In conclusion, I submit that the central issue posed by the subject of this symposium is not whether advocacy advertising should be protected by First Amendment freedoms. Unquestionably, it should be. The underlying issue is to what degree and under what conditions should the management of corporations, labor unions and trade associations be permitted to employ their revenues or capital funds to overbalance free and fair competition of ideas in public policy-making?

Should the First Amendment assertion of unconstrained rights of speech outweigh the political benefits from free and fair competition in speech which may determine public policy? The Supreme Court decision on the financing of Presidential election campaigns accepted the general proposition that the right to spend money was a form of right to speech. But the Court did not find it inconsistent that limitations be placed on the amount of money that an individual could contribute to a specific candidate or in the general election.

This symposium will doubtless consider many of the proposals that have been made to redress the obvious gross imbalance between the expenditure capabilities of economic organizations and the countervailing expenditures of individuals, consumer and civic groups. For example, the proposed Federal chartering of corporations doing business in two or more states might more narrowly define their activities to specific areas of direct, current economic concern. In the media, the extension of the principles of the Fairness Doctrine into the print media might either help balance advocacy expression or reserve it for unregulated debate. The question needs to be raised as to whether advocacy expenditures for basic public policies should be tax-deductible to organizations but generally not to individuals.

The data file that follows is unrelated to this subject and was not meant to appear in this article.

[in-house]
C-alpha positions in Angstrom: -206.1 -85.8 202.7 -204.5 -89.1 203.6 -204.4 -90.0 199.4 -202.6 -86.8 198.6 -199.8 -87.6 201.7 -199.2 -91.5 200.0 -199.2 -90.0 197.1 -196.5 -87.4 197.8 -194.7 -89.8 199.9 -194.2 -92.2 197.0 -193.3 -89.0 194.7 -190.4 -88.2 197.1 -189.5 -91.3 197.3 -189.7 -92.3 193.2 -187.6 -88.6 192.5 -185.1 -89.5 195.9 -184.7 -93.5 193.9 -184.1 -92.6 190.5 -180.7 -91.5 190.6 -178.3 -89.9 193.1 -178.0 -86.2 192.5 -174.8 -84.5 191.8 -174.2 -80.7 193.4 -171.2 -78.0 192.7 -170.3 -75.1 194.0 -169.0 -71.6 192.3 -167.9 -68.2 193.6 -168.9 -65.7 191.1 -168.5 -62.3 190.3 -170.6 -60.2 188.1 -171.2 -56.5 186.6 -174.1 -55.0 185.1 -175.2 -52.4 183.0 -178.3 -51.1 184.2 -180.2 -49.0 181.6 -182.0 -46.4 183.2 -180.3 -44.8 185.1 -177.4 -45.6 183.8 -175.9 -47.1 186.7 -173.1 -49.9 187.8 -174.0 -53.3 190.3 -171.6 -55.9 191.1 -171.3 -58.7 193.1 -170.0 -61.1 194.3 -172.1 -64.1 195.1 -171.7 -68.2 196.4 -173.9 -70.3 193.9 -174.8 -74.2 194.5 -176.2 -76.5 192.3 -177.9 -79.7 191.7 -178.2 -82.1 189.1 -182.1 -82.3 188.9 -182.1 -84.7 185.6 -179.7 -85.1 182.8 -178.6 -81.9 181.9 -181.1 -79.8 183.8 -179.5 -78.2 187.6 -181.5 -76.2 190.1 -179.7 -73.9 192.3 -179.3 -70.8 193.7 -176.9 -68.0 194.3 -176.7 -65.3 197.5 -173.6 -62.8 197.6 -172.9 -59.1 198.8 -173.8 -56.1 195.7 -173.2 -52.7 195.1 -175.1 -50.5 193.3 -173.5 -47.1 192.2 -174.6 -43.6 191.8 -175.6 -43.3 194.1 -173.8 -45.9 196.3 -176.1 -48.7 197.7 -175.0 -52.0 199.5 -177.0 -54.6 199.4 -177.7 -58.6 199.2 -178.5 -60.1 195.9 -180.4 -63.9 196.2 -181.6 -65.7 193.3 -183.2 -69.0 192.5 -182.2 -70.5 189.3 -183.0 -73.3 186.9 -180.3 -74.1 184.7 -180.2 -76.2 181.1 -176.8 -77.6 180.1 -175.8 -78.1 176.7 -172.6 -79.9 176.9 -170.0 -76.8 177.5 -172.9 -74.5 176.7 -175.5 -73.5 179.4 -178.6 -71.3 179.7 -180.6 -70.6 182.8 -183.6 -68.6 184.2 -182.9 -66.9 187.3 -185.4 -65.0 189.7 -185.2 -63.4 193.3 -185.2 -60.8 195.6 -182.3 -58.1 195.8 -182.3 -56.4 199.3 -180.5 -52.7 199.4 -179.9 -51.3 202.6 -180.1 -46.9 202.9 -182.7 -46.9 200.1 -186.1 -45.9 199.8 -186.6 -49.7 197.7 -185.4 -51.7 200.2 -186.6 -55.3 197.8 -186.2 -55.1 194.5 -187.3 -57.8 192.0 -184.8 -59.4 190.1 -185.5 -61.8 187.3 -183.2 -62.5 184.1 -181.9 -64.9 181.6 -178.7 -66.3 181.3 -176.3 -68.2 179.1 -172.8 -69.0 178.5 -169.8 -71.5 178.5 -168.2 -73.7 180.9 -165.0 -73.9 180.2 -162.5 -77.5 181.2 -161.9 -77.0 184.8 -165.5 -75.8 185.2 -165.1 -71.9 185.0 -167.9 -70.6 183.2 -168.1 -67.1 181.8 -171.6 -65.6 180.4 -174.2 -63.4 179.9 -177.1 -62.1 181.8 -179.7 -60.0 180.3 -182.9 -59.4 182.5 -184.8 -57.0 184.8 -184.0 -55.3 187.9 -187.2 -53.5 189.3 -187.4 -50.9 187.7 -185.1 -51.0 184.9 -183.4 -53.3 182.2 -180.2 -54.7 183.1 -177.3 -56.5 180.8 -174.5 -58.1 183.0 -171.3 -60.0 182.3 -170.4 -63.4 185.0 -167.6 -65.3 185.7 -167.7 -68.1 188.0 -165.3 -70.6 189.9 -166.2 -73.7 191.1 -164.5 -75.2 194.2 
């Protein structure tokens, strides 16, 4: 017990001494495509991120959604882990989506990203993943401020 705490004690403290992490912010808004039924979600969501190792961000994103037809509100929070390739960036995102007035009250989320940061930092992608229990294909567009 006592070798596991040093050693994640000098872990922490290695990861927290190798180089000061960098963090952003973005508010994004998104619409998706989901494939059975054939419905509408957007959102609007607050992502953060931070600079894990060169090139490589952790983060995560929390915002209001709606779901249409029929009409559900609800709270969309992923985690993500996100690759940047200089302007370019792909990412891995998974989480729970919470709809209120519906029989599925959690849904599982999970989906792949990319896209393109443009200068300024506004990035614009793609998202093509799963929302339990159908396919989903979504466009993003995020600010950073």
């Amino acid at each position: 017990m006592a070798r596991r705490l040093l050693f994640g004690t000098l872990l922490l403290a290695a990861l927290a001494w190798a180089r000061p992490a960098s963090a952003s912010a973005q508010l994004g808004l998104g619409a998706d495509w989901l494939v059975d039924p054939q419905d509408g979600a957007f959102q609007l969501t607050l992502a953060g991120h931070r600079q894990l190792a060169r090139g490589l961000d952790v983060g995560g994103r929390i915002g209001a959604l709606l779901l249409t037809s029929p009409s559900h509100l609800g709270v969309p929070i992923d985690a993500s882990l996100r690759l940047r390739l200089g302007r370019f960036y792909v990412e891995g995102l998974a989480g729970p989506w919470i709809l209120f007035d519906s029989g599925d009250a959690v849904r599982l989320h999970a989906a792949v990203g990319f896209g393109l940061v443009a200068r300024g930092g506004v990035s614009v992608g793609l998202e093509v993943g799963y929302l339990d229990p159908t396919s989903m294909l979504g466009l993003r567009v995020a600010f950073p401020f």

I have two further critical concerns that resist simple analysis. This issue is clearly concentrated on questions of economic policy which are of primary concern to labor as well as to business and professional organizations. Yet, our lives are affected by social, cultural, political and international issues of even greater magnitude. Further domination of the media by economic and materialistic issues through unrestrained authorization of institutional expenditures may have serious consequences for the values and priorities which we and our children absorb from the media.

To an increasing extent, this imbalance in the communications environment from which our values and political beliefs are drawn is further influenced by trends in the ownership and control of the media themselves. The individual or family controlled newspaper, magazine or broadcast station is now likely to be a unit in a communications conglomerate, an industrial holding company, or third or fourth generation absentee ownership. To such ownerships, economic considerations of market position, labor and material stabilization and tax status become paramount. In the total communications mix of content and advertising there is an already existing bias toward economic interests.--

My personal commitment, as both a business and a communications professional, is to work with all deliberate speed toward equitable and practical methods for the public funding of both political campaigns and the presentation of issues of public policy. The movement is well under way in campaign financing. There are indications, although still in pilot stages, that public participation in policy development can be broadened by public funding, insulated from special or partisan interests.

The processes of decision-making in public policies and publicly elected leadership are far too important to be funded wholly by private interests. The alternative is an unacceptable government by public auction.

(page break)

Expenditure should be treated as a tax-deductible expense or treated as an outlay from capital outlay could resolved. Finally, there are many other ways in which the corporation or the labor union or the trade or professional institution could have its say on policies that don't relate immediately and. instantly to its profits and its stability. it can organize ad-hoc policy groups, it can mobilize the volunteer work of its employees, its friends, its suppliers and customers who believe in its purpose to work for them, and it can do what thousands of other public interest civic groups are not* doing: attempting to fund their own way into the free and competitive marketplace of ideas and attempt to place then on a parity in dollars and a parity of resources with opposing points of view thank you.



Thank you,. Mr. Dean.

William Huston  
Binghamton NY             Phone: 607-321-7846

Binghamton-area discussion; spirituality topics:
Binghamton Public Access TV is Open-To-Everyone!